General guide to the Bachelor's degree programme
The Bachelor's programme consists of one major and one minor. The major is the basic curriculum offered by the degree programme itself. Minors are associated subjects offered by other degree programmes that help you refine or broaden your knowledge. The major includes several courses that play a role in other programmes as well. This means you'll work with students from other disciplines and nationalities.
The Bachelor's programme consists of 180 course credits: 140 credits in the major and 40 in the minor. In concrete terms, the programme is structured as follows: the first Bachelor year (B1), which is subject to the Binding Study Advice (BSA) whereby students must obtain at least 45 credits by the end of the year; the second and third academic years (B2 and B3), in which students continue their major and take a minor as well. The Bachelor's programme is concluded with a Bachelor’s degree.
The programme is structured as follows:
|Academic year||Majors in course credits
||Minors in course credits
||Total course credits|
The first year (B1)
During the first year you will take introductory courses that will give you a good foundation for your continued studies. The History of Arts course runs from September to June and offers a thorough introduction to the history of different art disciplines (literature, theatre, visual arts, music and film). You will also acquire important analytic and academic skills and learn about various cultural and critical theories. This year also includes an intensive mentoring programme to help you transition to the university.
The second year (B2)
During the the second year, you will work on developing the knowledge and skills to analyse different art forms (literature, music, image) you acquired in the first year. You will also focus more intensively on different aspects of art and culture from several parts of the world, such as the United States and the Hispanic world. B2 students have a critical attitude and are capable of making connections independently and understanding the relevant contexts and backgrounds. The courses in this year will teach you how to interpret, compare and explain artistic and cultural objects and issues and formulate, explain and understand your own perspectives and those of others.
N.B.: Some courses in the second year have prerequisites. This means that you have to have completed specific courses of the first year in order to be allowed to take some of the second year courses.
The third year (B3)
The third year focuses on deepening your knowledge and skills in both major and minor courses and prepares you for the Master's programme. B3 students have an academic mind-set and can present critical and nuanced arguments. Formulating specific theoretical assumptions, evaluating your own research and that of others and drafting a substantiated research question are key components. In the second semester of the third year you will write a Bachelor's thesis.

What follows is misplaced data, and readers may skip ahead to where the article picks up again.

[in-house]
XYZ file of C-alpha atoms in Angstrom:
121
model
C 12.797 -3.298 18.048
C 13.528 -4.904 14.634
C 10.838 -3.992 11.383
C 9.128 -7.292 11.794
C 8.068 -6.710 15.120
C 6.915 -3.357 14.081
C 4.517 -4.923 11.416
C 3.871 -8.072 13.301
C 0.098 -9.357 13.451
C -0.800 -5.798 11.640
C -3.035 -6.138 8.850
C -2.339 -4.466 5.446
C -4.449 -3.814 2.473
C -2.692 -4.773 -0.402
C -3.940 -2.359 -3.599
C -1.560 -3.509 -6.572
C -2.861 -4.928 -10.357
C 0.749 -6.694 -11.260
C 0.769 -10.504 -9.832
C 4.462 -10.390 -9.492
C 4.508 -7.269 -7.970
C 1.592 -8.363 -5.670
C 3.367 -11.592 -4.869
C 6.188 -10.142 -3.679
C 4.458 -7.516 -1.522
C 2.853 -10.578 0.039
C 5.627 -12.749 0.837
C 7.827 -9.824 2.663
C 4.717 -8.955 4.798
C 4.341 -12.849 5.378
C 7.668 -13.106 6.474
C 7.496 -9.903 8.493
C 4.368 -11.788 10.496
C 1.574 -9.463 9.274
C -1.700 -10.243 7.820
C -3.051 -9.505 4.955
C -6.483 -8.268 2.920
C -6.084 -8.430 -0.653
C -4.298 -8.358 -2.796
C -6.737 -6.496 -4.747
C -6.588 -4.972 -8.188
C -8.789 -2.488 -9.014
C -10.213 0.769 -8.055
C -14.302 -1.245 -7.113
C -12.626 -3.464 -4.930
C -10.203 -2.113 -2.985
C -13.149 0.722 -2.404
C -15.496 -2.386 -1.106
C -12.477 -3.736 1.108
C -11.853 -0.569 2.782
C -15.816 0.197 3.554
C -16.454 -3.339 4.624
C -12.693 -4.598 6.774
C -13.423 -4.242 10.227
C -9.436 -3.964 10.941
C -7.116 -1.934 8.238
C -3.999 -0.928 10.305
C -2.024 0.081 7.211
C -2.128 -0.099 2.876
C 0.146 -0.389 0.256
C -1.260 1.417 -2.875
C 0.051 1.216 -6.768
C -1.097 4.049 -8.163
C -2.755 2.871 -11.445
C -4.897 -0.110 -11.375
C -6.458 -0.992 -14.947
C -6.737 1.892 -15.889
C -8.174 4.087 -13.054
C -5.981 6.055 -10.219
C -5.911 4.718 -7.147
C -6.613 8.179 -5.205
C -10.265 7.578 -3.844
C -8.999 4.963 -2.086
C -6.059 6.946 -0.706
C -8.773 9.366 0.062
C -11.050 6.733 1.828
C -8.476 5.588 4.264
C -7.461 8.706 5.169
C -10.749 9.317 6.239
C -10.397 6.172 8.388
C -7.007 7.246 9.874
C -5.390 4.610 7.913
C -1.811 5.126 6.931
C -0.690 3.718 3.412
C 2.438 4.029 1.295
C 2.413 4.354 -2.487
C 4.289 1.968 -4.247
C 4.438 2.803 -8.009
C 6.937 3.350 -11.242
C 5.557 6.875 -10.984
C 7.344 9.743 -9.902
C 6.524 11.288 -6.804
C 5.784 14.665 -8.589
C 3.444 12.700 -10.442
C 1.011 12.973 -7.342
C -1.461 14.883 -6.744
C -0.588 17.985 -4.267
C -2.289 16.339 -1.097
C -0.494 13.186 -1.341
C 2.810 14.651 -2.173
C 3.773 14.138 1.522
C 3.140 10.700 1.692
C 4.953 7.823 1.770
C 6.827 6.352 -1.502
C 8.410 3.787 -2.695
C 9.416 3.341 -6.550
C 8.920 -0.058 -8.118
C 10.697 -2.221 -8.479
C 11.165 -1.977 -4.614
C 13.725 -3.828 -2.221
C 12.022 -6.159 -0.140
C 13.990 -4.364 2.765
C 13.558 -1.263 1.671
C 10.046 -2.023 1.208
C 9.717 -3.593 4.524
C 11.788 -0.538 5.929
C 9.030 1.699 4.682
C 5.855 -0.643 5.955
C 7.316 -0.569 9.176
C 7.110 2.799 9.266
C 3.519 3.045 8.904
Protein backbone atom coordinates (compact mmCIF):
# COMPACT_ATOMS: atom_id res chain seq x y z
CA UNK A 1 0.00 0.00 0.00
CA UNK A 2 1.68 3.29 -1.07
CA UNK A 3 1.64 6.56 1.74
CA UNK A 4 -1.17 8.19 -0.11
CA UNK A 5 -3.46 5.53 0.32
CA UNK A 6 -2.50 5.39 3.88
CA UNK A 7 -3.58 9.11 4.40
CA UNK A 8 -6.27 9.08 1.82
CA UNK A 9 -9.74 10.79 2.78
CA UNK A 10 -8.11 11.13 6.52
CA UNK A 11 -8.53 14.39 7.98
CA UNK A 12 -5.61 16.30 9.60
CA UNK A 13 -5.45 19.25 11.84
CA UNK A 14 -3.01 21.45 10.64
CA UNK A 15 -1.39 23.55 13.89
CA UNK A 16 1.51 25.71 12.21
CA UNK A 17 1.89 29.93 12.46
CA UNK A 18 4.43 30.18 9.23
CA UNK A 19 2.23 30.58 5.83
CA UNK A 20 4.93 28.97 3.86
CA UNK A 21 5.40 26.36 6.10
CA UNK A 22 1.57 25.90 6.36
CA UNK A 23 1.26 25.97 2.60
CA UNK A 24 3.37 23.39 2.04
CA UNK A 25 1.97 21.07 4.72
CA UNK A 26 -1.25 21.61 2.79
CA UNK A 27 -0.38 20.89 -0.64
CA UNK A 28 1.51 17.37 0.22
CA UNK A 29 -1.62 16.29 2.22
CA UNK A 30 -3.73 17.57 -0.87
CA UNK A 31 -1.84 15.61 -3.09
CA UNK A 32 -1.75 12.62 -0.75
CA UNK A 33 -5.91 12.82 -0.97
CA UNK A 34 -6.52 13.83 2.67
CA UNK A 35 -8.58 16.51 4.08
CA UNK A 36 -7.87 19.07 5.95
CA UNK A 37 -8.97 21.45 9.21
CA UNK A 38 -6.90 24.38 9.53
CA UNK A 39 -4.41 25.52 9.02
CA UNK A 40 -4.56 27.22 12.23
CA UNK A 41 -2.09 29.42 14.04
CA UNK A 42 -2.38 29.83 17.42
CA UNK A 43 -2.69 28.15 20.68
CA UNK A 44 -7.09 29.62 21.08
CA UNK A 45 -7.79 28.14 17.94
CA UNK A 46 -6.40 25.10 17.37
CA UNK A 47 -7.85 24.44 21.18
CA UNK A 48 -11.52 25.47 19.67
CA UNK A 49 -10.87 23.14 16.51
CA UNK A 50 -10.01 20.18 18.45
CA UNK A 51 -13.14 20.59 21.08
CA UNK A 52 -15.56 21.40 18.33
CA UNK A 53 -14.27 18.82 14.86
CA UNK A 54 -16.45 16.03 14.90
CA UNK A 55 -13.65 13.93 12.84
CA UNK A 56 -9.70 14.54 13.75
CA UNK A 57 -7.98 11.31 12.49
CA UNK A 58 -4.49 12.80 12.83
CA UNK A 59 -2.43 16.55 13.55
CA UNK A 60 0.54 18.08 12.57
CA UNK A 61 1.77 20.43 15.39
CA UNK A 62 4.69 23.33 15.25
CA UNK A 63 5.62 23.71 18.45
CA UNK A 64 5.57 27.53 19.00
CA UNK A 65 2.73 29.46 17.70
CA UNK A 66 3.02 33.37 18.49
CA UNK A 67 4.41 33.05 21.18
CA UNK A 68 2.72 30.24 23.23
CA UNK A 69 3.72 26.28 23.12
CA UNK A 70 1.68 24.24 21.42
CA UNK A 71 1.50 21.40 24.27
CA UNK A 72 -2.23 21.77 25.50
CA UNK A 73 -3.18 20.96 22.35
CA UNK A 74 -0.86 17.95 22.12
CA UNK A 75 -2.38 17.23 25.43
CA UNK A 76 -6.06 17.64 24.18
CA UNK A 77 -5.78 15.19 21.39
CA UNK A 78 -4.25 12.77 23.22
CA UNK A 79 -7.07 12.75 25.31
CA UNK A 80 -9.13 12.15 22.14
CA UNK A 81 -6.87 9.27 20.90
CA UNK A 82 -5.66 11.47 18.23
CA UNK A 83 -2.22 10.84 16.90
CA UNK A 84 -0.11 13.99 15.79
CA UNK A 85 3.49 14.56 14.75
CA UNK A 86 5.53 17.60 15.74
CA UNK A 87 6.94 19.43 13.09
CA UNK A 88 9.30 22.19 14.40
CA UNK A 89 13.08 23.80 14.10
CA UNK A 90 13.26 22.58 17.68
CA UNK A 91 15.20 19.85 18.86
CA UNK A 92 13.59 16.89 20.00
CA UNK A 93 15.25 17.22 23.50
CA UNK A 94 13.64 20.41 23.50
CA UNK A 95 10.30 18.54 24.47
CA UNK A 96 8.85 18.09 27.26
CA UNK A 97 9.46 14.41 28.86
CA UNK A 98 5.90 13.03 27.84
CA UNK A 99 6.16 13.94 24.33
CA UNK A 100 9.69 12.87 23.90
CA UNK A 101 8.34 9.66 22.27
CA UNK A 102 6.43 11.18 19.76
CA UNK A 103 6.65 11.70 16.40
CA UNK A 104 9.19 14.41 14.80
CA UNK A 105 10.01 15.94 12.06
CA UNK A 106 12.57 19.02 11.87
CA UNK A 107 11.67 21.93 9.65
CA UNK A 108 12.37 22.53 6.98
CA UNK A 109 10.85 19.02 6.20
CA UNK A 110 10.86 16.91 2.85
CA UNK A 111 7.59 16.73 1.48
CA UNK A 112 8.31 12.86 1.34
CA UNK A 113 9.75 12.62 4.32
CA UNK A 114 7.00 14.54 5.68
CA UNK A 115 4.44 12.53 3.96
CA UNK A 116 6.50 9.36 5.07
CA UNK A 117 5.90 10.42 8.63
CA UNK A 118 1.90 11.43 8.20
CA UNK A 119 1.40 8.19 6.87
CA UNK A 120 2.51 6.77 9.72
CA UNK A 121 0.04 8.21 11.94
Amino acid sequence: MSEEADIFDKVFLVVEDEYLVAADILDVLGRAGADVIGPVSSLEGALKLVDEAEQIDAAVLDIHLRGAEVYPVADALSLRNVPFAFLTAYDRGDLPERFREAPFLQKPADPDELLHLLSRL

N.B.: Some courses in the third year have prerequisites. This means that you have to have completed specific courses of the first and/or second year in order to be allowed to take some of the third year courses.
Academic counselling and mentoring
The student advisor and the mentors are responsible for providing first-year students with academic counselling and support. You can contact the student advisor for study-related questions and problems and personal issues. All conversations with the student advisor will be held in strict confidence. It's important to notify your student advisor of anything that may impede your study progress, including illness, lack of motivation or doubts about your study.
The mentor aims to help students transition from secondary school to university (or professional education to university). First-year students are divided into small groups (max. 10 students) and appointed a staff mentor (one of the lecturers) and a student mentor. In the mentoring meetings, you will discuss the difference between secondary school and university, the curriculum, your initial experiences, how to prepare for exams and study skills. Other issues may include study planning, student life, workload, side jobs and career perspectives. You will have at least two individual meetings with your mentors during the first year to discuss study progress. The mentors will also accompany you on several cultural excursions during the first year. Mentoring will take place during a series of seminars that are officially part of the History of Art courses. Participation in the mentoring process is mandatory.
If you have any questions or problems, please do not hesitate to contact the ACS student advisor. You can contact her to discuss the curriculum and schedule, elective minors, study delays, study methods, quitting your programme, personal problems, prolonged illness or conflicts with a lecturer. You can also contact your advisor for information about the programme and the relevant regulations. She will answer questions about extensions, the examination board, late intake, exemptions, the special entrance exam (colloquium doctum), etc. You can contact the student advisor whenever you need her and you may be invited to a meeting. All private information will only be discussed with third parties with the approval of the student.
N.B.: If you expect to incur a study delay due to prolonged illness or personal circumstances, make sure to contact your student advisor as soon as possible. This can be extremely important when determining your Binding Study Advice or when applying for an extension! The student advisor for ACS is Lieneke Setton: Studentadvisorfirstname.lastname@example.org or 024 36 11 379. You can request a consultation through the Faculty of Arts’ Student Information Point website (www.ru.nl/stip/english/).